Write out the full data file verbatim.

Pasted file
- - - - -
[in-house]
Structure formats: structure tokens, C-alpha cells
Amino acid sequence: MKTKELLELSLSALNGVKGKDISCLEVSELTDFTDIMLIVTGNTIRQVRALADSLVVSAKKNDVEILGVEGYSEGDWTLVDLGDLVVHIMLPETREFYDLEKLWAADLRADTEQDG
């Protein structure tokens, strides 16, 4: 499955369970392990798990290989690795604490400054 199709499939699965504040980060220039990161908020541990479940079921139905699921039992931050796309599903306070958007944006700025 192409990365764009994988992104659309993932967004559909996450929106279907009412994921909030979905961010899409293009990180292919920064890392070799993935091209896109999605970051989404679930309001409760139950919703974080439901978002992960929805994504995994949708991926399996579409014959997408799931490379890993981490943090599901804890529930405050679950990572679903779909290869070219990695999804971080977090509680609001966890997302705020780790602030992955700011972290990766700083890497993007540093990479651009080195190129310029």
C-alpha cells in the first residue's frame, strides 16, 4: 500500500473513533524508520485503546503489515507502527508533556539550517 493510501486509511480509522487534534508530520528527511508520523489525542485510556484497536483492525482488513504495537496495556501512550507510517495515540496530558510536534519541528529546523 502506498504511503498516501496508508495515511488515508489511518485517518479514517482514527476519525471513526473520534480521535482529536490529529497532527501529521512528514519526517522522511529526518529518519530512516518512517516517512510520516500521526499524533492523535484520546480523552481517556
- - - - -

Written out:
[in-house]
Structure formats: structure tokens, C-alpha cells
Amino acid sequence: MKTKELLELSLSALNGVKGKDISCLEVSELTDFTDIMLIVTGNTIRQVRALADSLVVSAKKNDVEILGVEGYSEGDWTLVDLGDLVVHIMLPETREFYDLEKLWAADLRADTEQDG
């Protein structure tokens, strides 16, 4: 499955369970392990798990290989690795604490400054 199709499939699965504040980060220039990161908020541990479940079921139905699921039992931050796309599903306070958007944006700025 192409990365764009994988992104659309993932967004559909996450929106279907009412994921909030979905961010899409293009990180292919920064890392070799993935091209896109999605970051989404679930309001409760139950919703974080439901978002992960929805994504995994949708991926399996579409014959997408799931490379890993981490943090599901804890529930405050679950990572679903779909290869070219990695999804971080977090509680609001966890997302705020780790602030992955700011972290990766700083890497993007540093990479651009080195190129310029």
C-alpha cells in the first residue's frame, strides 16, 4: 500500500473513533524508520485503546503489515507502527508533556539550517 493510501486509511480509522487534534508530520528527511508520523489525542485510556484497536483492525482488513504495537496495556501512550507510517495515540496530558510536534519541528529546523 502506498504511503498516501496508508495515511488515508489511518485517518479514517482514527476519525471513526473520534480521535482529536490529529497532527501529521512528514519526517522522511529526518529518519530512516518512517516517512510520516500521526499524533492523535484520546480523552481517556